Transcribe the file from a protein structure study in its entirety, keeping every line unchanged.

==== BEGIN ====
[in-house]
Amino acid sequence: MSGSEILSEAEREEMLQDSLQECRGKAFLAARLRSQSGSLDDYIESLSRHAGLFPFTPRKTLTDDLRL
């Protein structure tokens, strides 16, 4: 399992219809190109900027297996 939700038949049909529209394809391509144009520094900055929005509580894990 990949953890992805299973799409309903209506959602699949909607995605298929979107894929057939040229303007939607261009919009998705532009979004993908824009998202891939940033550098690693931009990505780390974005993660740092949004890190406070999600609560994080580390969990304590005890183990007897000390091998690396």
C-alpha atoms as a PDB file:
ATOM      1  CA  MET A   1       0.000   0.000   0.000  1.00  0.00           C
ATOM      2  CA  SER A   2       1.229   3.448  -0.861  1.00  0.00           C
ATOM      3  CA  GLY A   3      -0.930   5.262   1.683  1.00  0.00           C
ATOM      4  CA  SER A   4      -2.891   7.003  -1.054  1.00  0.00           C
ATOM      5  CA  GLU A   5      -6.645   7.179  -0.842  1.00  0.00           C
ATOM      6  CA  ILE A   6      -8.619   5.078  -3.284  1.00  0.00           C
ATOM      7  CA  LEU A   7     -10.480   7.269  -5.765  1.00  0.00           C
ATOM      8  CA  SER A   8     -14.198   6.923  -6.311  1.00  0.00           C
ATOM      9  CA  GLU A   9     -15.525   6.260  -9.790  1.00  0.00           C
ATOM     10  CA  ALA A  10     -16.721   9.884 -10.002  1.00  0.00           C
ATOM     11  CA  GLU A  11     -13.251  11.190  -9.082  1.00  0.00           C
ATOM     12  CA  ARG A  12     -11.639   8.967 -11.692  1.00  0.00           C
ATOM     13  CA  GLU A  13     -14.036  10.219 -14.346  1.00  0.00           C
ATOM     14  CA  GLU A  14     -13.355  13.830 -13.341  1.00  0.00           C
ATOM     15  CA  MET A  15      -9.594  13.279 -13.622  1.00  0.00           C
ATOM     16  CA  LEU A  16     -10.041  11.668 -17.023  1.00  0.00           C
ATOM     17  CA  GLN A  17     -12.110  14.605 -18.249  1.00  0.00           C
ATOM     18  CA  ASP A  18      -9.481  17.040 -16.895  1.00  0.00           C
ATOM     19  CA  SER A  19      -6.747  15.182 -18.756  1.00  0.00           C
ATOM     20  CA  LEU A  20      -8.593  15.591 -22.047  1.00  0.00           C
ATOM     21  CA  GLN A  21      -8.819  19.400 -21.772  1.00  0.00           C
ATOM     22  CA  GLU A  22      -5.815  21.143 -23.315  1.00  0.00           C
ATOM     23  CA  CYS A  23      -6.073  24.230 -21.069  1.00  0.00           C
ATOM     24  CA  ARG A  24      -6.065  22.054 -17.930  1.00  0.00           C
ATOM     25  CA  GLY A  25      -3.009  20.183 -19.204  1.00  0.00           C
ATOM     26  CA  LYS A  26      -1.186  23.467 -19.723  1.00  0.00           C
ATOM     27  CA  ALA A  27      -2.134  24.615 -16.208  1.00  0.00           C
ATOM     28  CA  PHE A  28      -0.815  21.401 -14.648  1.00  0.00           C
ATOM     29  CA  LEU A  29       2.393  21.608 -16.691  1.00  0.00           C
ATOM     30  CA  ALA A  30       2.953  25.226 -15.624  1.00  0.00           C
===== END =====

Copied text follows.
[in-house]
Amino acid sequence: MSGSEILSEAEREEMLQDSLQECRGKAFLAARLRSQSGSLDDYIESLSRHAGLFPFTPRKTLTDDLRL
């Protein structure tokens, strides 16, 4: 399992219809190109900027297996 939700038949049909529209394809391509144009520094900055929005509580894990 990949953890992805299973799409309903209506959602699949909607995605298929979107894929057939040229303007939607261009919009998705532009979004993908824009998202891939940033550098690693931009990505780390974005993660740092949004890190406070999600609560994080580390969990304590005890183990007897000390091998690396």
C-alpha atoms as a PDB file:
ATOM      1  CA  MET A   1       0.000   0.000   0.000  1.00  0.00           C
ATOM      2  CA  SER A   2       1.229   3.448  -0.861  1.00  0.00           C
ATOM      3  CA  GLY A   3      -0.930   5.262   1.683  1.00  0.00           C
ATOM      4  CA  SER A   4      -2.891   7.003  -1.054  1.00  0.00           C
ATOM      5  CA  GLU A   5      -6.645   7.179  -0.842  1.00  0.00           C
ATOM      6  CA  ILE A   6      -8.619   5.078  -3.284  1.00  0.00           C
ATOM      7  CA  LEU A   7     -10.480   7.269  -5.765  1.00  0.00           C
ATOM      8  CA  SER A   8     -14.198   6.923  -6.311  1.00  0.00           C
ATOM      9  CA  GLU A   9     -15.525   6.260  -9.790  1.00  0.00           C
ATOM     10  CA  ALA A  10     -16.721   9.884 -10.002  1.00  0.00           C
ATOM     11  CA  GLU A  11     -13.251  11.190  -9.082  1.00  0.00           C
ATOM     12  CA  ARG A  12     -11.639   8.967 -11.692  1.00  0.00           C
ATOM     13  CA  GLU A  13     -14.036  10.219 -14.346  1.00  0.00           C
ATOM     14  CA  GLU A  14     -13.355  13.830 -13.341  1.00  0.00           C
ATOM     15  CA  MET A  15      -9.594  13.279 -13.622  1.00  0.00           C
ATOM     16  CA  LEU A  16     -10.041  11.668 -17.023  1.00  0.00           C
ATOM     17  CA  GLN A  17     -12.110  14.605 -18.249  1.00  0.00           C
ATOM     18  CA  ASP A  18      -9.481  17.040 -16.895  1.00  0.00           C
ATOM     19  CA  SER A  19      -6.747  15.182 -18.756  1.00  0.00           C
ATOM     20  CA  LEU A  20      -8.593  15.591 -22.047  1.00  0.00           C
ATOM     21  CA  GLN A  21      -8.819  19.400 -21.772  1.00  0.00           C
ATOM     22  CA  GLU A  22      -5.815  21.143 -23.315  1.00  0.00           C
ATOM     23  CA  CYS A  23      -6.073  24.230 -21.069  1.00  0.00           C
ATOM     24  CA  ARG A  24      -6.065  22.054 -17.930  1.00  0.00           C
ATOM     25  CA  GLY A  25      -3.009  20.183 -19.204  1.00  0.00           C
ATOM     26  CA  LYS A  26      -1.186  23.467 -19.723  1.00  0.00           C
ATOM     27  CA  ALA A  27      -2.134  24.615 -16.208  1.00  0.00           C
ATOM     28  CA  PHE A  28      -0.815  21.401 -14.648  1.00  0.00           C
ATOM     29  CA  LEU A  29       2.393  21.608 -16.691  1.00  0.00           C
ATOM     30  CA  ALA A  30       2.953  25.226 -15.624  1.00  0.00           C